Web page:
Organized Rambling: The First Anniversary of My Last Day

Organized Rambling

In two days’ time, it will be the first anniversary of my last day at my previous place of employment.

Yes, a slightly labyrinthine sentence but a more poetic way of saying June 22 marks an entire year since I wrapped up my two-weeks notice at Crooked Tree Arts Center. The twenty-second day of the sixth month is also the birthday of one of my favorite Bruces–Michigan’s son, Bruce Campbell. So, this Wednesday marks a day of endings, beginnings, nostalgia, and celebrations.

Came across this amazing wall art whilst shopping in Grand Rapids years ago.

It’s hard for me to believe that 363 days have gone by since I last wore a name badge and simultaneously became an official freelancer, however official a freelancer can be anyway. The combination of official and freelancer reads like an oxymoron to me. Official demands a semblance of structure, while freelancer is more akin to free-flowing or flying by the seat of your pants, but nothing better describes me or my blog than that oxymoron. I am a structured creative with organized ramblings.

Showcasing my first piece in Northern Express

Now, to jump onto a hopefully less rambly track. I have spent the past year doing numerous things: slowly building my small business, accepting assignments from print/web publications, making promising connections that then crumbled, establishing professional friendships, communicating with writers around the country and world, handing out business cards, reading books on punctuation, grammar, and writing styles, staying up too late and getting up too early to work, taking a stab at a technical writing opportunity, and actually getting a contract from a Silicon Valley company through a French-based marketing business (still don’t know how that happened), sending out cold-emails and surprisingly getting a regular gig from one, putting out two blog posts instead of just one per month (whoa, right?), and making additions to my novel’s third draft (more to come on that adventure next month).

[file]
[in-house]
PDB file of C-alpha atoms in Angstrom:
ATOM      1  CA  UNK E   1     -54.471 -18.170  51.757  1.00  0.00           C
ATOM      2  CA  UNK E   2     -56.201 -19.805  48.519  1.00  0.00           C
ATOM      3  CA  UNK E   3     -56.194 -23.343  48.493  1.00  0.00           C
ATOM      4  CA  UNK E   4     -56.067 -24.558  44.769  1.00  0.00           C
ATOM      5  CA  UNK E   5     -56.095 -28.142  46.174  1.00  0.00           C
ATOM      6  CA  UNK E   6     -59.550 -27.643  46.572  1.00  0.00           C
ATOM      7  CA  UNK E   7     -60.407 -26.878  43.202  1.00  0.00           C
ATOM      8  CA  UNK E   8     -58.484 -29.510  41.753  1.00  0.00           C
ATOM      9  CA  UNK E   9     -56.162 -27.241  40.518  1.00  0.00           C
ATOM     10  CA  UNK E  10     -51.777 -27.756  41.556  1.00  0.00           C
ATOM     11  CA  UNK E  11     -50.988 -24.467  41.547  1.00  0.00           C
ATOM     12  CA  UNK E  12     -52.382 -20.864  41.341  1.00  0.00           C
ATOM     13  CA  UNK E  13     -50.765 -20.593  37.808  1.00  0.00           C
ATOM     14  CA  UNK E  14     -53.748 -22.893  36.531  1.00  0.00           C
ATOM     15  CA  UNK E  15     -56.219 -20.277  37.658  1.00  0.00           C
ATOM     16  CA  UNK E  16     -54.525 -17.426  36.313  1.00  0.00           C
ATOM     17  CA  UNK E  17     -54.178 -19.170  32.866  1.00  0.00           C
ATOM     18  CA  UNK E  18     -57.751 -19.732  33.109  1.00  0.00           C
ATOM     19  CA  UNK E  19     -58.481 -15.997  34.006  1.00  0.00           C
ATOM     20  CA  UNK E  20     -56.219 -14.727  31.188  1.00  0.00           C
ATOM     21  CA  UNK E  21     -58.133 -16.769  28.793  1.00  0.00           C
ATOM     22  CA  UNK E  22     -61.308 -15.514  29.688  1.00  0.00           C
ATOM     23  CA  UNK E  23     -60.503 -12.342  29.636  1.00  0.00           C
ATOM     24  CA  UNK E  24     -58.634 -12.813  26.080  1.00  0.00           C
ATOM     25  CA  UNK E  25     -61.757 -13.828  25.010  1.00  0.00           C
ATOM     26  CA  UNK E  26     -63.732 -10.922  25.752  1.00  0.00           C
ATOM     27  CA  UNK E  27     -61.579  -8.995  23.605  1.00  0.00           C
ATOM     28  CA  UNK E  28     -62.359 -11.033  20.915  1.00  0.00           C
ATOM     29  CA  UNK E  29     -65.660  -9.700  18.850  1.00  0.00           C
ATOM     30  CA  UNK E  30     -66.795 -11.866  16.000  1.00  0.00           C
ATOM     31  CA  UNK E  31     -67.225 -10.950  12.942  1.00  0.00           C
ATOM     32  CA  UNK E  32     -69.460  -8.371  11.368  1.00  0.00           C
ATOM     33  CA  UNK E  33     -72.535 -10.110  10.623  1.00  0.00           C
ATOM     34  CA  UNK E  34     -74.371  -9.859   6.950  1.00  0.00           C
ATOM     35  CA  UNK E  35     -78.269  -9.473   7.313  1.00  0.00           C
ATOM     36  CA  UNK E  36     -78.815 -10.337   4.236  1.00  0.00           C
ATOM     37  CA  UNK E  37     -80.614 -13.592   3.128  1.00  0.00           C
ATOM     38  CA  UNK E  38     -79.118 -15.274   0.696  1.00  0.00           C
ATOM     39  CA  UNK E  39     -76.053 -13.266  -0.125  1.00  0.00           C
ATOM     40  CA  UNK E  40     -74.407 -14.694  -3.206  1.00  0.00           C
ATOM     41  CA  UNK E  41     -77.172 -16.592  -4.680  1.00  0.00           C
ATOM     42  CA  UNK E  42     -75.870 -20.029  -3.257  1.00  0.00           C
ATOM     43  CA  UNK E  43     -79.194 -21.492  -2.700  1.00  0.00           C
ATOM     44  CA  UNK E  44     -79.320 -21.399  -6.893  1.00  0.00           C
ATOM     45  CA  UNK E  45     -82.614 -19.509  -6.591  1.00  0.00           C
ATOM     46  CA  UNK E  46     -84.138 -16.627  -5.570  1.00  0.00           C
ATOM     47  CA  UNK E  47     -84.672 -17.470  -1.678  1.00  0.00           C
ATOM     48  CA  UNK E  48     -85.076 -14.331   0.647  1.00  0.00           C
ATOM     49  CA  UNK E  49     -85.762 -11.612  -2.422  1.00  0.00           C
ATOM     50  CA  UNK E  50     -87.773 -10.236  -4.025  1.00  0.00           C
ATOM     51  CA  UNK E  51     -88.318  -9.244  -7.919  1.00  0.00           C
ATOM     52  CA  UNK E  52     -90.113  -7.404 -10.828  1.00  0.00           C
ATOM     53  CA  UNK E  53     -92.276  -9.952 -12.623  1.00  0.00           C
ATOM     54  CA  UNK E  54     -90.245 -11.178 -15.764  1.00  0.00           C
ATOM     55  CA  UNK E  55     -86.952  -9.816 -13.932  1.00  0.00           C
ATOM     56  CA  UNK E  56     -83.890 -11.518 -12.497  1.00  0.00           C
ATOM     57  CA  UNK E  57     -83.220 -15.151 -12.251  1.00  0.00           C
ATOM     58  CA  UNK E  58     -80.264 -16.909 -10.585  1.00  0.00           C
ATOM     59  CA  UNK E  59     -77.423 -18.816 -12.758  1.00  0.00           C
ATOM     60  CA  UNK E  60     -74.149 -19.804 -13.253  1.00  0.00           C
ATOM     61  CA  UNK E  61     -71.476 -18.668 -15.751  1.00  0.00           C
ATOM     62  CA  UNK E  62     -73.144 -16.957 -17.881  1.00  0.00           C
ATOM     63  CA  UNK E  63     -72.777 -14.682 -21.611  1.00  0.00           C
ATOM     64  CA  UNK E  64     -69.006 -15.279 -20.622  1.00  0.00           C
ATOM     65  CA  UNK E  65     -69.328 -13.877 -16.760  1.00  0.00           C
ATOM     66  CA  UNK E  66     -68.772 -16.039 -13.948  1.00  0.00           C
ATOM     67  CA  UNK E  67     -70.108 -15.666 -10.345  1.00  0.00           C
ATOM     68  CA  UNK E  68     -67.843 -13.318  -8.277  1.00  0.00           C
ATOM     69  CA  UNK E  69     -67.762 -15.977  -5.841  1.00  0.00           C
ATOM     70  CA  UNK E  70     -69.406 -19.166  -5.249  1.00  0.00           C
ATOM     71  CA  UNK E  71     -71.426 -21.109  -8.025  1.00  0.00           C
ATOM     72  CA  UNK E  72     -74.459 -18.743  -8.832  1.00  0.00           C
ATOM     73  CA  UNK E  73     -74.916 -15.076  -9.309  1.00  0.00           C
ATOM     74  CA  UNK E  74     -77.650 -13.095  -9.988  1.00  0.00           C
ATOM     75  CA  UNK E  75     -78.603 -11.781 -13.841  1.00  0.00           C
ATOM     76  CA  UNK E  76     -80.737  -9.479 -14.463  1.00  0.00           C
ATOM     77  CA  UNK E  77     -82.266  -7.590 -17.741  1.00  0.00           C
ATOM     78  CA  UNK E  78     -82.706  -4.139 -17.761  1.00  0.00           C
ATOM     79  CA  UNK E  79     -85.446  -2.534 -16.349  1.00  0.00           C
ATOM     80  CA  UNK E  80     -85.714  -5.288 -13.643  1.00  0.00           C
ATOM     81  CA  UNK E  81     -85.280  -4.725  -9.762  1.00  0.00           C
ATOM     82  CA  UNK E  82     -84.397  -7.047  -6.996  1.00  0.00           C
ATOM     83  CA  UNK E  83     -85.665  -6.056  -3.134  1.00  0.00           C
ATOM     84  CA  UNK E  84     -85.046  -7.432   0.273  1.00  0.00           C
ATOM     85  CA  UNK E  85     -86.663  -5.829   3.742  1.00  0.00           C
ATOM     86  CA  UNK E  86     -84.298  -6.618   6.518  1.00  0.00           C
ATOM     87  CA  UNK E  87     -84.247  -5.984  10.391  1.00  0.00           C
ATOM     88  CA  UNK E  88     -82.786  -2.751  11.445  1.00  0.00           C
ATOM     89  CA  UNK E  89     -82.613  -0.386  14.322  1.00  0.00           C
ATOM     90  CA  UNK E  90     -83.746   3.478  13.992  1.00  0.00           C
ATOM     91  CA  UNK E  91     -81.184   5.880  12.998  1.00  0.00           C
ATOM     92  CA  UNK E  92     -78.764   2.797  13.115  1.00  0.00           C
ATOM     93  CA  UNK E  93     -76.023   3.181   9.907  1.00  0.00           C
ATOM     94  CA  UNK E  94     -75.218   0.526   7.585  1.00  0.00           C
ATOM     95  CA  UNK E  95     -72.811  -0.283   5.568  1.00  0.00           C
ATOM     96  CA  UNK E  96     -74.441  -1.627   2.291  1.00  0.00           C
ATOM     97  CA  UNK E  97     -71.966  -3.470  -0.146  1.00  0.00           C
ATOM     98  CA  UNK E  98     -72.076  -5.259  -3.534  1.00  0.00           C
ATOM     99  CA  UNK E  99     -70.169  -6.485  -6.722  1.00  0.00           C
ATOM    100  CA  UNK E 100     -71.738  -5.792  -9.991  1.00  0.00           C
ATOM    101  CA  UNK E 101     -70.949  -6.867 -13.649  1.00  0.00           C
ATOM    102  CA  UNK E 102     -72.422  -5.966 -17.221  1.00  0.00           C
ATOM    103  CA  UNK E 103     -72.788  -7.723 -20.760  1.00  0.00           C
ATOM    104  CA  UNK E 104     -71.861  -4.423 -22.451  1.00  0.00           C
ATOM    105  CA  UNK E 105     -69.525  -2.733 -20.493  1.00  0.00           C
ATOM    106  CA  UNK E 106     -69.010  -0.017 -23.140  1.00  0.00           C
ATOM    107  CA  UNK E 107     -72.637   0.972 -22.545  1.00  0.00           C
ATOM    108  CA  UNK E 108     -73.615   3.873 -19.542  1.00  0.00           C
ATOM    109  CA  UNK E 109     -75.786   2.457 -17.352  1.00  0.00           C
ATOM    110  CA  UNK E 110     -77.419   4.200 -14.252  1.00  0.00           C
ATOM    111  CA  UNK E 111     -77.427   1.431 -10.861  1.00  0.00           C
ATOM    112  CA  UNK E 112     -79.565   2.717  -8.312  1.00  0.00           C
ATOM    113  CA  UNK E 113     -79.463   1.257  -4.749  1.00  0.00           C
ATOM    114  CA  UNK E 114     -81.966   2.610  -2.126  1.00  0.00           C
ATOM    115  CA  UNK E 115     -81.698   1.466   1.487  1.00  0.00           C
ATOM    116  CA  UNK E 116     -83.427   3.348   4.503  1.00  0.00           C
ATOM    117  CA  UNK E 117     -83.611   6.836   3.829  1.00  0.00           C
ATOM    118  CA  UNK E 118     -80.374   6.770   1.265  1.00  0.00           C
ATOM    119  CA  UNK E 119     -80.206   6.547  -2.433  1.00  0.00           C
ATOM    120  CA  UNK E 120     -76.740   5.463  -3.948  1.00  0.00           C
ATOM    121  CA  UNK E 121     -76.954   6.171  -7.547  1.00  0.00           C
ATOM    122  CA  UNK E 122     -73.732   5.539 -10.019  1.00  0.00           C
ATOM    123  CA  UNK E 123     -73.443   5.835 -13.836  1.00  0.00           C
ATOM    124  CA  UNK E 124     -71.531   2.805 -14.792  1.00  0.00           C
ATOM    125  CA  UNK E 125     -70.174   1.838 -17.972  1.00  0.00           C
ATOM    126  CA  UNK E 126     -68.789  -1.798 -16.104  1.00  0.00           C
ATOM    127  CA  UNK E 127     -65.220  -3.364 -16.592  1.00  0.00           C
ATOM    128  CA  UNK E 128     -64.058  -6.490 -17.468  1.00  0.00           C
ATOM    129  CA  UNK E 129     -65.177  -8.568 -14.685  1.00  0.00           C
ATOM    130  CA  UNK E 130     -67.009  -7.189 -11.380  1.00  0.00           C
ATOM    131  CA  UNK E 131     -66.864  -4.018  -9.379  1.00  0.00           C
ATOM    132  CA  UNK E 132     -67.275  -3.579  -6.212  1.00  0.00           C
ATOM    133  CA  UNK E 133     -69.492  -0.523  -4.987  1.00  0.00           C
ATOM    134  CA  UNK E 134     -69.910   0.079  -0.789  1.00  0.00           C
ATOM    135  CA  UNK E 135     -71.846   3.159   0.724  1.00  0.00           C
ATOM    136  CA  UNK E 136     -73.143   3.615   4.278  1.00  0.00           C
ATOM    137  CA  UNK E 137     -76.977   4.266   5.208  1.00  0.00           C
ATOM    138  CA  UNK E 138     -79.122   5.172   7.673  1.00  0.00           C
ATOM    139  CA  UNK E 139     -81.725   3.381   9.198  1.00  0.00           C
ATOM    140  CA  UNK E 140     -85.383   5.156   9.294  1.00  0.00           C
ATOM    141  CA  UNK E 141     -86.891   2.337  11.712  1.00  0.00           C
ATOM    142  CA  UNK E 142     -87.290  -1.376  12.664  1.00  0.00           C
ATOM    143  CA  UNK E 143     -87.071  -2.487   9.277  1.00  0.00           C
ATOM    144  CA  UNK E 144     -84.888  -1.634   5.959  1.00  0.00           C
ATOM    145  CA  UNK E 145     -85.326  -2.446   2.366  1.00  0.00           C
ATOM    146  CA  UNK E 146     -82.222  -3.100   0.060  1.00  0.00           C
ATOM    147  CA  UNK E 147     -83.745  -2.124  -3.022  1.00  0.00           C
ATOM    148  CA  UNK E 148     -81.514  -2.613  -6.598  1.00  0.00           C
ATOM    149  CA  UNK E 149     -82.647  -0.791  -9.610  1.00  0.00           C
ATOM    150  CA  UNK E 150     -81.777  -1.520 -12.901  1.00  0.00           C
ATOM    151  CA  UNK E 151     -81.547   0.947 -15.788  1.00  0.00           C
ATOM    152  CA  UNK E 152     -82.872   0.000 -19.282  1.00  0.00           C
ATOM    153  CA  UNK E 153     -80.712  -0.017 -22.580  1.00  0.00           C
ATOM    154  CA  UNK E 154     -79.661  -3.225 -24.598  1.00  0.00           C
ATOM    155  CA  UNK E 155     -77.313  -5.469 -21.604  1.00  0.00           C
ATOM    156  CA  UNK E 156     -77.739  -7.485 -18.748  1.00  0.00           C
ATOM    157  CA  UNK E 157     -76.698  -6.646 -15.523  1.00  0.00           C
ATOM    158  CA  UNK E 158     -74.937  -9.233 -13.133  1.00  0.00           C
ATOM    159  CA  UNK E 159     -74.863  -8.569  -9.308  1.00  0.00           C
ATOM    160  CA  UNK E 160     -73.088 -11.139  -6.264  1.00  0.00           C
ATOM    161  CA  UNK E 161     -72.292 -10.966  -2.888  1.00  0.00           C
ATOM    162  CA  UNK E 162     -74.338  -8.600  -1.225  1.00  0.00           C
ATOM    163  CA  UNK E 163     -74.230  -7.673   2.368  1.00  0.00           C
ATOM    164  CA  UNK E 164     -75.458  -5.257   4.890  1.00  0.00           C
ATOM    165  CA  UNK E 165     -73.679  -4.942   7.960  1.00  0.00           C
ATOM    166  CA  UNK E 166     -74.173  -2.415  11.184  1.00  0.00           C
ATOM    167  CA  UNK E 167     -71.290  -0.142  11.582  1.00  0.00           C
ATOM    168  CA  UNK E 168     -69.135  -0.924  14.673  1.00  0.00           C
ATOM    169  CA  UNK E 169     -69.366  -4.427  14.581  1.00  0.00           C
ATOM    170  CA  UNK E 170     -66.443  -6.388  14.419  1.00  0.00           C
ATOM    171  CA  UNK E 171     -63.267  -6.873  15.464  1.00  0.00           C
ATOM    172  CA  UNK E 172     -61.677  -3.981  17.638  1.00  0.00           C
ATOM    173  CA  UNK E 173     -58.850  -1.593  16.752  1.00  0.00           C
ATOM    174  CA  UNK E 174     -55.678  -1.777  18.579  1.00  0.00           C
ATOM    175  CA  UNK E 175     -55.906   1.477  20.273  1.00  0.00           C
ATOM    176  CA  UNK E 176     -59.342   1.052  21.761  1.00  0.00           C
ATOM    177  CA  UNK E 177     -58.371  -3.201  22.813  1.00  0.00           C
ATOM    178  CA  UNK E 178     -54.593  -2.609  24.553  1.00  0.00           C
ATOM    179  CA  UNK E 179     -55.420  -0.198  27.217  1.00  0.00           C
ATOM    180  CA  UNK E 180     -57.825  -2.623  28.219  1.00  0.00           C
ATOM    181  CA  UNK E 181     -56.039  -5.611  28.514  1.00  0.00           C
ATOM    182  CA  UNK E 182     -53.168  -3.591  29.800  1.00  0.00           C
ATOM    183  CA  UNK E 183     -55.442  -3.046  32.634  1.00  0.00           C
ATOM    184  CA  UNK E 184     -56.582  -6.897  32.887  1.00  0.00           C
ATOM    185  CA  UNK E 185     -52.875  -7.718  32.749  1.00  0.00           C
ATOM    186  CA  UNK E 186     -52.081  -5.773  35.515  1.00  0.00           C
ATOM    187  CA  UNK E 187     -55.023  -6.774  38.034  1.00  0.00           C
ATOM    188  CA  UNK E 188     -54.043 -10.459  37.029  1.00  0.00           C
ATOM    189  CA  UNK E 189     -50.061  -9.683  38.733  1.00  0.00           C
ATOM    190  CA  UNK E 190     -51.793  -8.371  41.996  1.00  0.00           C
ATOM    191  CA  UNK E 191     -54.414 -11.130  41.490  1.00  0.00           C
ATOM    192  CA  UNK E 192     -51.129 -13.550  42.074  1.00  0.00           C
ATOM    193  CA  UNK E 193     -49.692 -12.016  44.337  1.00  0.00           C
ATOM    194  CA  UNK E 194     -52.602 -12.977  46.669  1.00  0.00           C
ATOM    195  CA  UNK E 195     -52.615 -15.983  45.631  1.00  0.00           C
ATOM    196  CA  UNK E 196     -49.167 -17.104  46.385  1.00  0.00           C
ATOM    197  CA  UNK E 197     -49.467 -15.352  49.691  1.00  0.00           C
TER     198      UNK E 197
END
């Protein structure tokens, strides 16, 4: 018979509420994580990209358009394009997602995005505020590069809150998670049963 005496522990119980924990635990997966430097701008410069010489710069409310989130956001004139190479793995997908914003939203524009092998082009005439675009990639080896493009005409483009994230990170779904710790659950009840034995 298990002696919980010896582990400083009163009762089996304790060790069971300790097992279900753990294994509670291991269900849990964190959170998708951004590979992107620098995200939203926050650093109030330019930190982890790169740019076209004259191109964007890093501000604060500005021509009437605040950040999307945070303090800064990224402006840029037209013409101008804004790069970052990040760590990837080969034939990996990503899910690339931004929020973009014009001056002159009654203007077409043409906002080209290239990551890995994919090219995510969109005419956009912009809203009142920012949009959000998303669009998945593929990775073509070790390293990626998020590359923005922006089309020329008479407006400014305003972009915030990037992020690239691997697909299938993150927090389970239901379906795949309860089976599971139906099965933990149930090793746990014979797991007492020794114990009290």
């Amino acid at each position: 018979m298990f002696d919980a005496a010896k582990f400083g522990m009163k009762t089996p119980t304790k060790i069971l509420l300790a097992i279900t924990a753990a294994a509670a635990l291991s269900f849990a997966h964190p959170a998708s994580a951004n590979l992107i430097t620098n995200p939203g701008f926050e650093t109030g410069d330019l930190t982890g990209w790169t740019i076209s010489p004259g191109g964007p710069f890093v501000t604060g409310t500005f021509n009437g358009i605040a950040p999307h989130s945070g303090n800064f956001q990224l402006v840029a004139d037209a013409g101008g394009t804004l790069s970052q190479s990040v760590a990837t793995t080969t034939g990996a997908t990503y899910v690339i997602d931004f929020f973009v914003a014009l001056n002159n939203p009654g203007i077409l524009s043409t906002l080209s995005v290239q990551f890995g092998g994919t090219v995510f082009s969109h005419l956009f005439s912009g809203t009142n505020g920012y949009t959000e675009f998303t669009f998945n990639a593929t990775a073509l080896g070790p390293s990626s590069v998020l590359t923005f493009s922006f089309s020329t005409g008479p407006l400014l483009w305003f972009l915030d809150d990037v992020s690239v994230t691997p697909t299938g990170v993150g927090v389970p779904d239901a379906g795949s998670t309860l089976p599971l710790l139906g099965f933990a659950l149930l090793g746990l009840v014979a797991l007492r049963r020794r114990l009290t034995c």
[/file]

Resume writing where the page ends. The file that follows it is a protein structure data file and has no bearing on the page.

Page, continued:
Ups and downs, pros and cons. But even on the rough days when I wonder if I made the right decision to completely flip my lifestyle upside down and give up a secure 9-5 position with benefits, I stand by my leap of faith.

Finding this Indiana Jones and the Last Crusade gif was like striking gold.

That being said, I wouldn’t be where I am today had I not spent eight years at Crooked Tree Arts Center (CTAC) in Petoskey. The untold hours of customer service, program-troubleshooting, article-writing, artwork-hanging, photograph-taking, event-working, office furniture-building, on-stage moments, and nurturing personal connections that grew into lifelong friendships have made me who I am. In addition, this varied and ever-changing job experience gave me the confidence to launch my solo writing venture thanks to all the different types of writing at which I got to try my hand. But first, let me backtrack a bit.

As a writer, it’s imperative to find and hone your voice: not just your voice in regard to sharing opinions, but your writing voice–what you sound like on the page with only black letters or characters to express your idea, perspective, description, or story in full, imaginative color and detail.